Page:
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Selling whole chicken at farmers market?

post #1 of 24
Thread Starter 

Ok I tried searching the archives and web and I still need more info.  How are chicken farmers selling their chicken at farmers markets? Are they sold frozen, fresh, or are the chickens advertised and pre-ordered?  How big of a risk is there for the meat to spoil?  How is spoiling prevented? I just got home from the market today and it was HOT outside. We don't have very many pastured chicken available localy, so I havn't seen offered at the market.

post #2 of 24
Quote:
Originally Posted by eatmorechicken 

Ok I tried searching the archives and web and I still need more info.  How are chicken farmers selling their chicken at farmers markets? Are they sold frozen, fresh, or are the chickens advertised and pre-ordered?  How big of a risk is there for the meat to spoil?  How is spoiling prevented? I just got home from the market today and it was HOT outside. We don't have very many pastured chicken available localy, so I havn't seen offered at the market.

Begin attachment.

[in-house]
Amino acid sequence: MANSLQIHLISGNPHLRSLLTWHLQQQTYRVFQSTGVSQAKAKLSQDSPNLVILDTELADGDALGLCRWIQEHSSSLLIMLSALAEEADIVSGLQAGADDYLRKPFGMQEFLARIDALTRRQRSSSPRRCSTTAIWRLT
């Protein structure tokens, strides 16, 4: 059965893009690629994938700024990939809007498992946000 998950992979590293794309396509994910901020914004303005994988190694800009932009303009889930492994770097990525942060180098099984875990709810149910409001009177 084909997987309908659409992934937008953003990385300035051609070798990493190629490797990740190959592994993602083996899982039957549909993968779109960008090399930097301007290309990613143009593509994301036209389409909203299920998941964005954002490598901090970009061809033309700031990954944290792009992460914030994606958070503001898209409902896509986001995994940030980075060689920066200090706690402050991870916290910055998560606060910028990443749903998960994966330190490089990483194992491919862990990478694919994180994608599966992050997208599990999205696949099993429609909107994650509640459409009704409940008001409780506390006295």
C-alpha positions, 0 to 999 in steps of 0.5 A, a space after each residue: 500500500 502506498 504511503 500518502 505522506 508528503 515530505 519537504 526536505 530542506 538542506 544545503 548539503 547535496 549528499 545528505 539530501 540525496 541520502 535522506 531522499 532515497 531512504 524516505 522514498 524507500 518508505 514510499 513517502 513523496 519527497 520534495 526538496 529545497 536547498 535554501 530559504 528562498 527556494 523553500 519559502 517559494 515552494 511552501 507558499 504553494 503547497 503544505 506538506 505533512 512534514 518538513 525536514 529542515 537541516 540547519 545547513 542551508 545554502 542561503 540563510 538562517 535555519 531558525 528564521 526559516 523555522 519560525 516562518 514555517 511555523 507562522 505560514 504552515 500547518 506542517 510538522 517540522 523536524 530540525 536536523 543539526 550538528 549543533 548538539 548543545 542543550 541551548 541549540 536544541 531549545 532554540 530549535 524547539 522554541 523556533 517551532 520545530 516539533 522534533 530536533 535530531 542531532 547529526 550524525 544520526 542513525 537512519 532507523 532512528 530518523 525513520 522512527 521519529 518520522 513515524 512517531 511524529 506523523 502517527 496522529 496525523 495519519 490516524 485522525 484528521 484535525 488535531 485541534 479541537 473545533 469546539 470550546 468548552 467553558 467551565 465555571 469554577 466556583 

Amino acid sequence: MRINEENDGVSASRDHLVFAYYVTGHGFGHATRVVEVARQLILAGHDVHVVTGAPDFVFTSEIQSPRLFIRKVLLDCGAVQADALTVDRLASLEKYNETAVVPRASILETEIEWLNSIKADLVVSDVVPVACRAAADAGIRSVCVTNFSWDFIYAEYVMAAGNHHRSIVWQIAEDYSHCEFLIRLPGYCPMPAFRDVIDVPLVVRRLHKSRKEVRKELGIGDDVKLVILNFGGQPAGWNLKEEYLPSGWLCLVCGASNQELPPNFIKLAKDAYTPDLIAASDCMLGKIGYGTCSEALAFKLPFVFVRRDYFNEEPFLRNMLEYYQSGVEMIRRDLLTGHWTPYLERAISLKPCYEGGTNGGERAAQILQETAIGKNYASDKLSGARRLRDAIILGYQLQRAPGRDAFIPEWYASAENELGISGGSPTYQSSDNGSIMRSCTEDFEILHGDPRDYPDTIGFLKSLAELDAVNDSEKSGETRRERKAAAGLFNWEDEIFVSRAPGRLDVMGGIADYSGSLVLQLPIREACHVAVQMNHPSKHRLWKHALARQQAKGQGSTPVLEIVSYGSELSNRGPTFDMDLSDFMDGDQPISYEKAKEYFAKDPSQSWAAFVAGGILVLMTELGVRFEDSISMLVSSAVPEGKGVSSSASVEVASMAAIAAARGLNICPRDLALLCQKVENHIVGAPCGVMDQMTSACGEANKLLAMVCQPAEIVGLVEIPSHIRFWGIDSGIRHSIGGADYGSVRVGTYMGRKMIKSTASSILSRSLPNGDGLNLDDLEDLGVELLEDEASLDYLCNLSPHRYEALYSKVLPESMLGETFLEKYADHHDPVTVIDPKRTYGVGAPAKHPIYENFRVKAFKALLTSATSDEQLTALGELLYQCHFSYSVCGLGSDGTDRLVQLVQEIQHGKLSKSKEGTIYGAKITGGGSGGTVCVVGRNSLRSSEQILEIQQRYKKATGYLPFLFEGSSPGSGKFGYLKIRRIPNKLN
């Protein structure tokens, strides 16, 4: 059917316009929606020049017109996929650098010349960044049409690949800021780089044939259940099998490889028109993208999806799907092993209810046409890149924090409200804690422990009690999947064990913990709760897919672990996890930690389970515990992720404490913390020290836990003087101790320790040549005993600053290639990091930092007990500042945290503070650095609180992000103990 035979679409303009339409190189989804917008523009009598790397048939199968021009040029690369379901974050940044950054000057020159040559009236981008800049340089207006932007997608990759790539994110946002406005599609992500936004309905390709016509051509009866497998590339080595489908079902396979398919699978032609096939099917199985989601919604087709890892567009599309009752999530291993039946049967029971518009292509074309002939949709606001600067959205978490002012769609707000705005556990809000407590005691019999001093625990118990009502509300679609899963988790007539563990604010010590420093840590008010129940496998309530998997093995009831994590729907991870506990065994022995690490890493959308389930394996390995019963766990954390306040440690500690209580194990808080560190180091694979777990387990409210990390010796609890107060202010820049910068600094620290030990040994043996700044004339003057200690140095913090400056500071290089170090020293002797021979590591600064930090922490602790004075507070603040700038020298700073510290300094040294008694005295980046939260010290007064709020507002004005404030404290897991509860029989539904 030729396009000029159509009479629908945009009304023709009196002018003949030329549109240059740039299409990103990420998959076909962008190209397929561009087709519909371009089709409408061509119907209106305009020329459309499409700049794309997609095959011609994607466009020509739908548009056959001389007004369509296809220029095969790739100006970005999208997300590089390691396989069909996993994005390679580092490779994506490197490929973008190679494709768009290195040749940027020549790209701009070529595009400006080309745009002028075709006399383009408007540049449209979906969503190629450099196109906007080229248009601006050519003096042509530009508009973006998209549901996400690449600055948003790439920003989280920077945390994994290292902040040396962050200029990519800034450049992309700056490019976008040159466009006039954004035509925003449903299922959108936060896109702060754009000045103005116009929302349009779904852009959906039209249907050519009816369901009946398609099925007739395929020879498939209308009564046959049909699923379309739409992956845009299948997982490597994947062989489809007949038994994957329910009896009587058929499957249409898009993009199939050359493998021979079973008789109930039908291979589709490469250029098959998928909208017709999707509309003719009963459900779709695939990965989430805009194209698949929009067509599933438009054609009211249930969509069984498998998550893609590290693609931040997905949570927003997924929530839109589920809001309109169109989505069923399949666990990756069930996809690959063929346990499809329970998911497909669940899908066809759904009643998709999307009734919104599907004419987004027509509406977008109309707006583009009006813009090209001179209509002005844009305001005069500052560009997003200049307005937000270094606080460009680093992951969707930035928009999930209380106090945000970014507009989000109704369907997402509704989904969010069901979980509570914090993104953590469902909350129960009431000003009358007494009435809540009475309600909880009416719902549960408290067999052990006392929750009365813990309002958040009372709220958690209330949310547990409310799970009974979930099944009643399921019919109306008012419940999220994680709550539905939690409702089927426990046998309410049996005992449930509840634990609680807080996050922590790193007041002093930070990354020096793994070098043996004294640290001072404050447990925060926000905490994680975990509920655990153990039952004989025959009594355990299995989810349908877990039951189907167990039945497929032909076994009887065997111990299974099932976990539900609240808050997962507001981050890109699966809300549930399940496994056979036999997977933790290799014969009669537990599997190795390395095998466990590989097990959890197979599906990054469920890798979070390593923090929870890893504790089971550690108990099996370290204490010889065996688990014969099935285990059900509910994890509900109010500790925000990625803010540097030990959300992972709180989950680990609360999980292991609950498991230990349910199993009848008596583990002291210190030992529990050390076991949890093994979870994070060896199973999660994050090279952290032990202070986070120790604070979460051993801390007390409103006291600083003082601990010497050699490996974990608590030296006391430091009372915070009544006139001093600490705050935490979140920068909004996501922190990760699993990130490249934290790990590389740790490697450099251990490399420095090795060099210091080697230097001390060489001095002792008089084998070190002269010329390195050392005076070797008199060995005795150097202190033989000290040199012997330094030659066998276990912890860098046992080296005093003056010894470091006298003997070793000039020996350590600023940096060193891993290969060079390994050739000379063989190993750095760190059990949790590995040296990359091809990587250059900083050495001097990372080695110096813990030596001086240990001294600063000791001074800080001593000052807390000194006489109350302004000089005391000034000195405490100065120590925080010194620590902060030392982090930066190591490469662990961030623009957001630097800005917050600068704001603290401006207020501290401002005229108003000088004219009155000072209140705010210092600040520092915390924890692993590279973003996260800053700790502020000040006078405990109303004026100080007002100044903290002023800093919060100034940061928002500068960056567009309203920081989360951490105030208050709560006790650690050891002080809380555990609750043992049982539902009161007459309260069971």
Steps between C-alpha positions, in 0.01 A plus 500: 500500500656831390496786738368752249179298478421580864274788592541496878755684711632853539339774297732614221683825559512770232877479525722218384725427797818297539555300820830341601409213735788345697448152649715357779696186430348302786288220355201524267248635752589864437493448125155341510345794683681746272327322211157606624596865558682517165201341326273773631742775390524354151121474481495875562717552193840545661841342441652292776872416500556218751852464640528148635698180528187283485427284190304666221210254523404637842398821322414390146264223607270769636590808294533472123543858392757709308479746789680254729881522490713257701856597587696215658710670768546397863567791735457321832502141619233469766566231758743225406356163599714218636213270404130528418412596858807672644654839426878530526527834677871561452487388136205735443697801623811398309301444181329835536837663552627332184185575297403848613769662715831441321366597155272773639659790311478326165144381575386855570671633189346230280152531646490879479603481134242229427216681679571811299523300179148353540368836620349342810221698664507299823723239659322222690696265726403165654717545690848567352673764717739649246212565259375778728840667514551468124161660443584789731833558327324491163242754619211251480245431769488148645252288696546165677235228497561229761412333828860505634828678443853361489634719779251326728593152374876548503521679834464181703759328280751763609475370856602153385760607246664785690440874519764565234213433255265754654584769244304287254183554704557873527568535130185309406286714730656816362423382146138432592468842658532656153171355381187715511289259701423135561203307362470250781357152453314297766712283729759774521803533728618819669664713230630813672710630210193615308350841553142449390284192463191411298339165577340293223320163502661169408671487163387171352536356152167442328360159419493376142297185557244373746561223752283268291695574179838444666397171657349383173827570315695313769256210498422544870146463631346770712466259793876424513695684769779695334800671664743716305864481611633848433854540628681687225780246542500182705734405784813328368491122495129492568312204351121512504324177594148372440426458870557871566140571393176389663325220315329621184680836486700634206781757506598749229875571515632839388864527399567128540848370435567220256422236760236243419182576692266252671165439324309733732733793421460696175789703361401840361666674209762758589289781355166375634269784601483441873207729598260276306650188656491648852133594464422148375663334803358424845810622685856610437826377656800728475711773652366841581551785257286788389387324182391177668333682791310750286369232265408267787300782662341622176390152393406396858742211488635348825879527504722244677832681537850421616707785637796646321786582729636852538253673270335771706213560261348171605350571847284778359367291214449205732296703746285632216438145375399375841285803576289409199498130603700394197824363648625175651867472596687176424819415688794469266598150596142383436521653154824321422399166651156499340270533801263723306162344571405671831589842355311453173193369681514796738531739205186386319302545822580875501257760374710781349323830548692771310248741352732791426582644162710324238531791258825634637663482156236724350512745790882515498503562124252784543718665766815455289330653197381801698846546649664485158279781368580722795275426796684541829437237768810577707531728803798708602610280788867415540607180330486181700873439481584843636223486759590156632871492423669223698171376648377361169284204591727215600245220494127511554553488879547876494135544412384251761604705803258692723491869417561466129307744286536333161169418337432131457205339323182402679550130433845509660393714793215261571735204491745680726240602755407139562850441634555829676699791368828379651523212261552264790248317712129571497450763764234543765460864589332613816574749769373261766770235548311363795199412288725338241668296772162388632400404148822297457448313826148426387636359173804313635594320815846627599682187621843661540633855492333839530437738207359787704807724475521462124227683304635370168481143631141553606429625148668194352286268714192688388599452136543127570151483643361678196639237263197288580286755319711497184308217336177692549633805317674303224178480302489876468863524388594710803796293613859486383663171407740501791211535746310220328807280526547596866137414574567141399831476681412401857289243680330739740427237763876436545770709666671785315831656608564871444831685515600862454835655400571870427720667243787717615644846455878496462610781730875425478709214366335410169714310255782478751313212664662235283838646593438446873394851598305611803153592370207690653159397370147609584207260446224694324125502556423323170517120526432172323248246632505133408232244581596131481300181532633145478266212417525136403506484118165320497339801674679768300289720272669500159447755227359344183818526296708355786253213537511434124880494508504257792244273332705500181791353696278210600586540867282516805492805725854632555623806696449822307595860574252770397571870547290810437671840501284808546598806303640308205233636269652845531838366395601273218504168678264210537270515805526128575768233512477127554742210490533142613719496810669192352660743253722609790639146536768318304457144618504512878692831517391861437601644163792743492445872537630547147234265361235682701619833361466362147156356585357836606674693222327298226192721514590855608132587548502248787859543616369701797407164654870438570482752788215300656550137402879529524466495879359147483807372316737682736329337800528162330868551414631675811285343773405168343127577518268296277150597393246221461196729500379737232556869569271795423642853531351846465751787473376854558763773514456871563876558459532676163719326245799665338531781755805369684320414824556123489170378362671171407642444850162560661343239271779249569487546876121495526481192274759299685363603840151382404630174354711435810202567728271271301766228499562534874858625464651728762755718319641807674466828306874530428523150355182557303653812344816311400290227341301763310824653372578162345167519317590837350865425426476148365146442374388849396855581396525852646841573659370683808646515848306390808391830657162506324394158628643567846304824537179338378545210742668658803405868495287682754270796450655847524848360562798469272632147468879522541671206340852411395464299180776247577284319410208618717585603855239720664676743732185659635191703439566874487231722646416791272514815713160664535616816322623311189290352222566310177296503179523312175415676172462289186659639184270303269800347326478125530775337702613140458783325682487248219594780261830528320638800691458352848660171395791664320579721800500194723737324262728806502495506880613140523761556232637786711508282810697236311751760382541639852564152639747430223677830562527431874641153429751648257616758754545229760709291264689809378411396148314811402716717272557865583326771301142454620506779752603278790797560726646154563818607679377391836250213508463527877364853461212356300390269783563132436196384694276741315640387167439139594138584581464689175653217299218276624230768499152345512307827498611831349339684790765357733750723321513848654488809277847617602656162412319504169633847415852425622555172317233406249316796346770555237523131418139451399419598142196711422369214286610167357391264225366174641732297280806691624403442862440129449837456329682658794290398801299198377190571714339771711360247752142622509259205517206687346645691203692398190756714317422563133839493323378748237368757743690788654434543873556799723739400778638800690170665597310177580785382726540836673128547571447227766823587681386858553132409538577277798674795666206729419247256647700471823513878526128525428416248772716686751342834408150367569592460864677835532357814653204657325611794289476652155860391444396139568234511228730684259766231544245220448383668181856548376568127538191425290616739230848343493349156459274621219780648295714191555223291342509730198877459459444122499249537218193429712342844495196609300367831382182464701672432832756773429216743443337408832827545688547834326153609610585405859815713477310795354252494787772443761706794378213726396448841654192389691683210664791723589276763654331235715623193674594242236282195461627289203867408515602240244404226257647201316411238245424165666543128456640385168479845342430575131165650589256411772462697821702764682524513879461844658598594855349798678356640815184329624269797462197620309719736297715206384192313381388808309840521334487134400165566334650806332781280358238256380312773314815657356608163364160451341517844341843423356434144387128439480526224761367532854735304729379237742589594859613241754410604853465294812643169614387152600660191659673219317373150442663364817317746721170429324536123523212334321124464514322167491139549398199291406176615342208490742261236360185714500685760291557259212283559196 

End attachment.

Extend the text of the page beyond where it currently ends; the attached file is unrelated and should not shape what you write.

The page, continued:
Keeping the meat fresh is relatively easy; selling home processed meat will depend on federal and state ordinances, and probably why you aren't seeing it offered at the farmer's market.

post #3 of 24